Posted January. 02, 2009 03:00,
A number of gye, or a social club of people who pool their money together and take turns in taking the combined sum over a period of time, is in danger of breaking up in Seouls posh district of Gangnam.
The collapse of the largest gye Dabokhoe and a decline in member dues are being cited as the main reasons.
A gye usually has 21 members, including the leader, who oftentimes are close friends. Each member pays a set amount per month and members bid to receive the combined funds of all members every month.
The person who promises to pay the highest interest receives the amount, which is essentially a loan. The person who gets the payout first pays the most interest while the one to get it last pays the least.
A Dabokhoe member Gwon filed a lawsuit yesterday with the Seoul Central District Court against Dabokhoes founder Han, who has gone into hiding after her gyes members lost 1.35 billion won (1.03 million U.S. dollars).
Gwon said she joined Dabokhoe on Hans recommendation and deposited 50 million won (38,200 dollars) in August 2007. Han, however, failed to return Gwons money and even failed to repay 300 million won (229,000 dollars) she borrowed from Gwon in December the same year.
"Han told me that she would make payments under my name to other gye as a form of debt repayment, but broke her promise, making me pay for the rest of the period, Gwon added.
Thirty other Dabokhoe members will also sue Han.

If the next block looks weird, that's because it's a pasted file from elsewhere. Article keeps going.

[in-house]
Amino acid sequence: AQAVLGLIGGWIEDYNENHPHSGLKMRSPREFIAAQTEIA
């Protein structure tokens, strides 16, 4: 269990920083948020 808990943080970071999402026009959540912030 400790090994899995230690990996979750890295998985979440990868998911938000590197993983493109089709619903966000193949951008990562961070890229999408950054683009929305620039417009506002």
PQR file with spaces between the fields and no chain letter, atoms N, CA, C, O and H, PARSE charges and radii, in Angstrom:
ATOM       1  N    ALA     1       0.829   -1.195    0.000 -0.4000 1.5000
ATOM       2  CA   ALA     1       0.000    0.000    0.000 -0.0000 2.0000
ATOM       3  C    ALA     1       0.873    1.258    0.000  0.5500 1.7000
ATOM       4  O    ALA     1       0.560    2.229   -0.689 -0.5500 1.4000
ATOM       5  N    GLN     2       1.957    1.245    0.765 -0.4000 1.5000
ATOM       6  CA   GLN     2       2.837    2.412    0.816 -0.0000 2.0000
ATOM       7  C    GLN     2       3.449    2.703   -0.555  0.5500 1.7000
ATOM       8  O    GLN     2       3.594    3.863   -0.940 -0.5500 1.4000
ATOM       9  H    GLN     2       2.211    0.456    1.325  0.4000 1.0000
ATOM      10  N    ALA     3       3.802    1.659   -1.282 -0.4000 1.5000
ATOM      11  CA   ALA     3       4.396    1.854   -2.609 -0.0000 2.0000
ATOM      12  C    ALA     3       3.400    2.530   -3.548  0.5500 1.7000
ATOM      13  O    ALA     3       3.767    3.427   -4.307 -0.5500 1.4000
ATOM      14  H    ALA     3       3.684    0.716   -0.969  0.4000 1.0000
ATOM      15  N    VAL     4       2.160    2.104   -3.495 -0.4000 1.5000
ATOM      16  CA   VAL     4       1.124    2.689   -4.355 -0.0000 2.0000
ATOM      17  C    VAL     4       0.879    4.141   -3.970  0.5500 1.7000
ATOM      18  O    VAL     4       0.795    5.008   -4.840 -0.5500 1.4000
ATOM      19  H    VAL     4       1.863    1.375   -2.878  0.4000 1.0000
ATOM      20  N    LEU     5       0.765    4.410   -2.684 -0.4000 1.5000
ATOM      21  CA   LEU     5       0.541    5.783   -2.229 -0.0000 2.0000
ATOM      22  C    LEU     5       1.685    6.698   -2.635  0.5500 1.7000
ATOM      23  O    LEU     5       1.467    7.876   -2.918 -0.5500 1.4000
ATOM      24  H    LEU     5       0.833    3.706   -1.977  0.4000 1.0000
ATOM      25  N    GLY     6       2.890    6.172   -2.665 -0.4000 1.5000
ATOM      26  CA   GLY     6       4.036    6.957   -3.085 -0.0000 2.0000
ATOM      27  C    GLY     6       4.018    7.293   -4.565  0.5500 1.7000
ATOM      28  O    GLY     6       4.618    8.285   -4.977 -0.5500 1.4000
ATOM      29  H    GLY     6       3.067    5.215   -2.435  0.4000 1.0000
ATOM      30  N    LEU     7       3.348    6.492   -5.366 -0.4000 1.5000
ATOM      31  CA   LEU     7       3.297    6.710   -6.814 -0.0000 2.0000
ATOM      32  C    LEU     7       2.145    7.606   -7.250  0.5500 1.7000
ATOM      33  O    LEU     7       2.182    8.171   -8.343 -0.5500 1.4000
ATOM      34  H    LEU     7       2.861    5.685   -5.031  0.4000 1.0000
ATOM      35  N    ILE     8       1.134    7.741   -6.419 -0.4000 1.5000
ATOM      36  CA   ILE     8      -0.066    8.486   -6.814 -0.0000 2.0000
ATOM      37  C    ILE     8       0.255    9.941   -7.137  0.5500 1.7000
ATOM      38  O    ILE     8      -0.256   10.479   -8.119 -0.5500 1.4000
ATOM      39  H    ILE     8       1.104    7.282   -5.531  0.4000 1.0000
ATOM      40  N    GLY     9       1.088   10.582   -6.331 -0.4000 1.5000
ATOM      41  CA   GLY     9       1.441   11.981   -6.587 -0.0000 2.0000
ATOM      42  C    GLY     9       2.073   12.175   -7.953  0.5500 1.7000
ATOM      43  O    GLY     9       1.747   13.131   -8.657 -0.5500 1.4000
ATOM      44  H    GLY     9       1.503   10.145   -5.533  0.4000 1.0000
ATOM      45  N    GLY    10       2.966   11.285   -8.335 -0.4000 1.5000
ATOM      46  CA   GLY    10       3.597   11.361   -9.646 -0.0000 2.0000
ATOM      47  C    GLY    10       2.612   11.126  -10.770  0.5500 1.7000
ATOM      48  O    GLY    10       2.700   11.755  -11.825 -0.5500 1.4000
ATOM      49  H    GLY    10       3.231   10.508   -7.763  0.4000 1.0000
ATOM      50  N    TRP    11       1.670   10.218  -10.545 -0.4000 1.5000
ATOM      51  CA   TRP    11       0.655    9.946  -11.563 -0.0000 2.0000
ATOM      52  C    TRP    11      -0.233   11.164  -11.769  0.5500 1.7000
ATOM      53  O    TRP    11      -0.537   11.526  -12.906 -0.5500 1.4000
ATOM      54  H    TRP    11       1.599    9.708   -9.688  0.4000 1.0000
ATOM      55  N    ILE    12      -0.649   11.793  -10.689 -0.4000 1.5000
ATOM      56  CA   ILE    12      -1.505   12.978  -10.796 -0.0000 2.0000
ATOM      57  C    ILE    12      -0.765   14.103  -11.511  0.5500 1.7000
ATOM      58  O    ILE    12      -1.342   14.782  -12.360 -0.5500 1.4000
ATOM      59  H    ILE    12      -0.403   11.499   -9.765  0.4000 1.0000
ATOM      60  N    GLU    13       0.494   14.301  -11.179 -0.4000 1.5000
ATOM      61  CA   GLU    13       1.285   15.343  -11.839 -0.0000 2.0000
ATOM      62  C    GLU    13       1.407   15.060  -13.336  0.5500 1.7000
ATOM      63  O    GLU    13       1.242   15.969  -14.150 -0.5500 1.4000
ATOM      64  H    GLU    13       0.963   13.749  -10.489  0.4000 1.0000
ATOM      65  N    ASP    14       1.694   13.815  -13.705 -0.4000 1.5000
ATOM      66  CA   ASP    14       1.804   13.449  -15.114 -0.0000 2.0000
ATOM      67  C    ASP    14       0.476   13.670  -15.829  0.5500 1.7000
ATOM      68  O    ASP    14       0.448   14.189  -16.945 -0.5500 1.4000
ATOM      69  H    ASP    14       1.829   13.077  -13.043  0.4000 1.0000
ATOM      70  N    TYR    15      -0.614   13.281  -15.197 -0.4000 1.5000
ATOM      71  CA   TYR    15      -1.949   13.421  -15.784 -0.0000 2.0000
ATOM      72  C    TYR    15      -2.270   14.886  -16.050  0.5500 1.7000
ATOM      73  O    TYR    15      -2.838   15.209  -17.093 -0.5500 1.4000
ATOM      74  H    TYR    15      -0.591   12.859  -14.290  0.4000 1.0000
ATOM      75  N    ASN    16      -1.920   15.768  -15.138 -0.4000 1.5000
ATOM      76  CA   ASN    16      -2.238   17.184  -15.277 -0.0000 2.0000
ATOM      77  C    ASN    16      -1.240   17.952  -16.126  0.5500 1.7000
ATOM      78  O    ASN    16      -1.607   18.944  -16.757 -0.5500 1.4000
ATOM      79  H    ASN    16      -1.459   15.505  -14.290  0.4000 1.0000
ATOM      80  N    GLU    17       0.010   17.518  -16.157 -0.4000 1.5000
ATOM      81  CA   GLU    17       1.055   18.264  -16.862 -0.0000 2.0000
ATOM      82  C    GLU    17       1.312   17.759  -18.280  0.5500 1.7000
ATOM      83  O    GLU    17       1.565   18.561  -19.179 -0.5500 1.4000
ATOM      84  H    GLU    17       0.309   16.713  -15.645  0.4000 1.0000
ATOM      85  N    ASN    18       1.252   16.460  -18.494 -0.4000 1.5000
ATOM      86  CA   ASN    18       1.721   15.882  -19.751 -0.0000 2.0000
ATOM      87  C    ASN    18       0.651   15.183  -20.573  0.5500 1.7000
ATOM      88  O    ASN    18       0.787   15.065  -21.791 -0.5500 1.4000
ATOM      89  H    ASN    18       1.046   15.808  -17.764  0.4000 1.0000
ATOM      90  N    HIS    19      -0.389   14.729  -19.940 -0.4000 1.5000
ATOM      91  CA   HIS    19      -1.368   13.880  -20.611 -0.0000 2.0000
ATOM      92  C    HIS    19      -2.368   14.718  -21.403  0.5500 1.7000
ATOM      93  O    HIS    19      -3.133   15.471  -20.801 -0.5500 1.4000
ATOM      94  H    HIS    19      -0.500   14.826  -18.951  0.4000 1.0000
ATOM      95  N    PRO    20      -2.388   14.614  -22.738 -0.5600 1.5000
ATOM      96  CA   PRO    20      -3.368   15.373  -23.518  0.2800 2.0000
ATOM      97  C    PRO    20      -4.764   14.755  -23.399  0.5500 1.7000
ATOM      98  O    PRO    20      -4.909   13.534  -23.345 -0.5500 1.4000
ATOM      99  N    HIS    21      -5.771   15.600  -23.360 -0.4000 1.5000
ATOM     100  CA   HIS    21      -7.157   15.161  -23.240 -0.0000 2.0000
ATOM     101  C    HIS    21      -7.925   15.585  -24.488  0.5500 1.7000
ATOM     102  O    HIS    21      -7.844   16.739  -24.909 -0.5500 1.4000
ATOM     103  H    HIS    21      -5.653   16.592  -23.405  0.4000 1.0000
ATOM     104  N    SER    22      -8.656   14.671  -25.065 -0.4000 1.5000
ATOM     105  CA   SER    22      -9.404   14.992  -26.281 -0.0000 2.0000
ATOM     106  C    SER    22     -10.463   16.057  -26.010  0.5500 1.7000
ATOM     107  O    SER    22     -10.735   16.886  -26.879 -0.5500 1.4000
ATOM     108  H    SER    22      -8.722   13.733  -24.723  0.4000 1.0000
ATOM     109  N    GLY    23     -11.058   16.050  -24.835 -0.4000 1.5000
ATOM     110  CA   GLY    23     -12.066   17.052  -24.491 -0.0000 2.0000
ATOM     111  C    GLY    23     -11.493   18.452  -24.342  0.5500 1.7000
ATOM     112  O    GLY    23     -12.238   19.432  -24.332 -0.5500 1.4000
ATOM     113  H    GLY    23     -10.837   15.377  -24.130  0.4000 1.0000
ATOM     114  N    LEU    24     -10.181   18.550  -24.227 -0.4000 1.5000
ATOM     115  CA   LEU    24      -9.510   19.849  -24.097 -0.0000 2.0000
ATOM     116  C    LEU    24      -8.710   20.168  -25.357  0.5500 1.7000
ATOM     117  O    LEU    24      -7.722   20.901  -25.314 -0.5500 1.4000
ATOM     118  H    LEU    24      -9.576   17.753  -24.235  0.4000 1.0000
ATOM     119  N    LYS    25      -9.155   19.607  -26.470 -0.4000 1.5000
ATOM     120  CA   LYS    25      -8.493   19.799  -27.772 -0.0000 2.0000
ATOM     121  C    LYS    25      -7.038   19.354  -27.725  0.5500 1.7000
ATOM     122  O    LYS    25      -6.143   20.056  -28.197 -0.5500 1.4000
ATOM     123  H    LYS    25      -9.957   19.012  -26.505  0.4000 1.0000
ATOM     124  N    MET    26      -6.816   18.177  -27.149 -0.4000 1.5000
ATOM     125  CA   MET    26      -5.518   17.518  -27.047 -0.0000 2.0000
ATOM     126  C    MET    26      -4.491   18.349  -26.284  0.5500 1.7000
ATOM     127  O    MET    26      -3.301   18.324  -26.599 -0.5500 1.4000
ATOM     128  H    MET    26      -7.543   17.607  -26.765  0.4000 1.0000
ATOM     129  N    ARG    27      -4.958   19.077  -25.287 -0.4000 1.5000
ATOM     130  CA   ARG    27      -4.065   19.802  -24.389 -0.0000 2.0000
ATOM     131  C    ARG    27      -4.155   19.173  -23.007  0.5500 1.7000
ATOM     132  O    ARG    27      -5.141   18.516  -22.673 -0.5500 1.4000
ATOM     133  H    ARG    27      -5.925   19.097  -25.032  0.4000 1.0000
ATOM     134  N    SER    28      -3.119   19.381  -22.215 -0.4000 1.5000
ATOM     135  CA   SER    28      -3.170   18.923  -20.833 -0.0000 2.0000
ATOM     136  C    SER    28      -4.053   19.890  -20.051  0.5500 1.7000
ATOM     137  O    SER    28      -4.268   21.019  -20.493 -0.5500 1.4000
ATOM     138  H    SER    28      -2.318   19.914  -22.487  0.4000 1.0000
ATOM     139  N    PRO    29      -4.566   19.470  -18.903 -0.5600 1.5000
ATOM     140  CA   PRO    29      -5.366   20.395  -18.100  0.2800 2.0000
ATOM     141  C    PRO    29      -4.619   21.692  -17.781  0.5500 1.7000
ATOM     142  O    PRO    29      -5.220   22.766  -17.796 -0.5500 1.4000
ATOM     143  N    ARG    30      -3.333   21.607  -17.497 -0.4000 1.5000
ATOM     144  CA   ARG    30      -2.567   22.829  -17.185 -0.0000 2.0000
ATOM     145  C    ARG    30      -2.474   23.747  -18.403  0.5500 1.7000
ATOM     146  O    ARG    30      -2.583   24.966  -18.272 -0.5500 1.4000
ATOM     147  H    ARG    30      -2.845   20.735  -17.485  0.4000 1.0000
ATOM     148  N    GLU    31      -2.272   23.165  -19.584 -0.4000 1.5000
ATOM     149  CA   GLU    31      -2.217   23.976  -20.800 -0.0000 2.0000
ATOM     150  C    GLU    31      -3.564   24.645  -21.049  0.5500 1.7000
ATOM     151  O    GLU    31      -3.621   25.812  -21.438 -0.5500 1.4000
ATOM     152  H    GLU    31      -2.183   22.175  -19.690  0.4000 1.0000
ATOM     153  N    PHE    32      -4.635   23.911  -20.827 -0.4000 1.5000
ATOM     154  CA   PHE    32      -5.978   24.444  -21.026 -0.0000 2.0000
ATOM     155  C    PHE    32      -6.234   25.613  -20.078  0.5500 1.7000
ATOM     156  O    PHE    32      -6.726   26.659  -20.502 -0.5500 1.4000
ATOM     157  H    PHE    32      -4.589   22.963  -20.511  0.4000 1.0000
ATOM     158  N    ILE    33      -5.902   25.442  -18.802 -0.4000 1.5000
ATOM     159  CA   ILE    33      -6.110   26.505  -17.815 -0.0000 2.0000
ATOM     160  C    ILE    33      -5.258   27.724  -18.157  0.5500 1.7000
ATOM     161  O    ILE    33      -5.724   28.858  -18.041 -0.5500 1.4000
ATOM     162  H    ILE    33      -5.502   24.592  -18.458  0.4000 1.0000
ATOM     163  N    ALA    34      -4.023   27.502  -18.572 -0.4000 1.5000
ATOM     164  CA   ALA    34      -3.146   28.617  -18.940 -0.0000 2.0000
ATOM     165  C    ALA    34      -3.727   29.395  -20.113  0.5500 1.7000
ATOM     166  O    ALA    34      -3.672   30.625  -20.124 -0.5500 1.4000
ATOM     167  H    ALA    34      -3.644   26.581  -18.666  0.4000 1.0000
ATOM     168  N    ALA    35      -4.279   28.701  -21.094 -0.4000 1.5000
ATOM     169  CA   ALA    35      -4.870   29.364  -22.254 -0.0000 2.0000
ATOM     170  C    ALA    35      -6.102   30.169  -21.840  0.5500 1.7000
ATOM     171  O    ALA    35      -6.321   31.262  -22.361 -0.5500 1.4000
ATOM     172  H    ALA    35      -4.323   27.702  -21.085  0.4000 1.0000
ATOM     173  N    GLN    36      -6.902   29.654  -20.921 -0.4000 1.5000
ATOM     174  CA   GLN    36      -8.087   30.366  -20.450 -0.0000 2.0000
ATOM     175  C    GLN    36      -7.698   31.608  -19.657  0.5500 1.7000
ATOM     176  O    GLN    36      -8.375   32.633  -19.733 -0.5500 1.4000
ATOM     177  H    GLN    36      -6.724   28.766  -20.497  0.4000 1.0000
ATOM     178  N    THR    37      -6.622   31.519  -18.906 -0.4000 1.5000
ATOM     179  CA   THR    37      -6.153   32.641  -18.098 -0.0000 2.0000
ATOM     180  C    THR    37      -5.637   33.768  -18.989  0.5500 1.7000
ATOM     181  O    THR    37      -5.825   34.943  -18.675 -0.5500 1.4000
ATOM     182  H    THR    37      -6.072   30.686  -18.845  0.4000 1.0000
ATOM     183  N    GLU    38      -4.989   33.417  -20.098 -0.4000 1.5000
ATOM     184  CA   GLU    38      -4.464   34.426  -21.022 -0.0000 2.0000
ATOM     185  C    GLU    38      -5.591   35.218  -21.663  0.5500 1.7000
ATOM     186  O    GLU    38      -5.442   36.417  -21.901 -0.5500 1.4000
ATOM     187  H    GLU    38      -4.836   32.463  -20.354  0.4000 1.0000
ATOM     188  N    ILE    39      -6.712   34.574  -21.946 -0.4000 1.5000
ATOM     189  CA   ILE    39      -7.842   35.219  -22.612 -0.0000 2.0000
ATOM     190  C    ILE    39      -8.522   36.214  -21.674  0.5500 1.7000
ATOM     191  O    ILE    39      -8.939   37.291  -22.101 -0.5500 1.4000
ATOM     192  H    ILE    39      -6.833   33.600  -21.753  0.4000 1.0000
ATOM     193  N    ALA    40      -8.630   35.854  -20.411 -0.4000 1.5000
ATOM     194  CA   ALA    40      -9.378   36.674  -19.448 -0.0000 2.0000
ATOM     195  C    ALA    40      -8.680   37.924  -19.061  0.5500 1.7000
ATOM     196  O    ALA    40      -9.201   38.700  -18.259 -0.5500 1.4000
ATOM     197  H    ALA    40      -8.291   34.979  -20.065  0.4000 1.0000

The member who received Dabokhoes payout first disappeared to avoid paying high interest, leaving remaining members and the organizer to shoulder the responsibility. The larger the gye, the more likely that the organizer will bilk members due to the complicated fund distribution system.
The damage has spread because both members and organizers usually pay for one gye with money from another after joining multiple gye. In this situation, the breakup of the largest gye has pushed others to the brink of collapse.
With organizers in the Gangnam area running their gye with money drawn from other gye and lending to each other in emergencies, a series of gye collapses are expected.
Since a gye operates outside of legal boundaries, there is no guarantee of debt repayment.
Lim Yoon-tae, an attorney for the victims, said, To get money back from an organizer, a victim must prove that the gye organizer misappropriated the money. But this is really difficult. Victims can also collect their money from those who have already received their payouts. But this method is also ineffective because the organizer has refused to provide relevant documents.
The head prosecutor at the Seoul Central District Court said, Though these associations are called gye, they earn high profits for members through investments in private loan companies and corporate mergers and acquisitions. So we can crack down on these associations by invoking financing laws.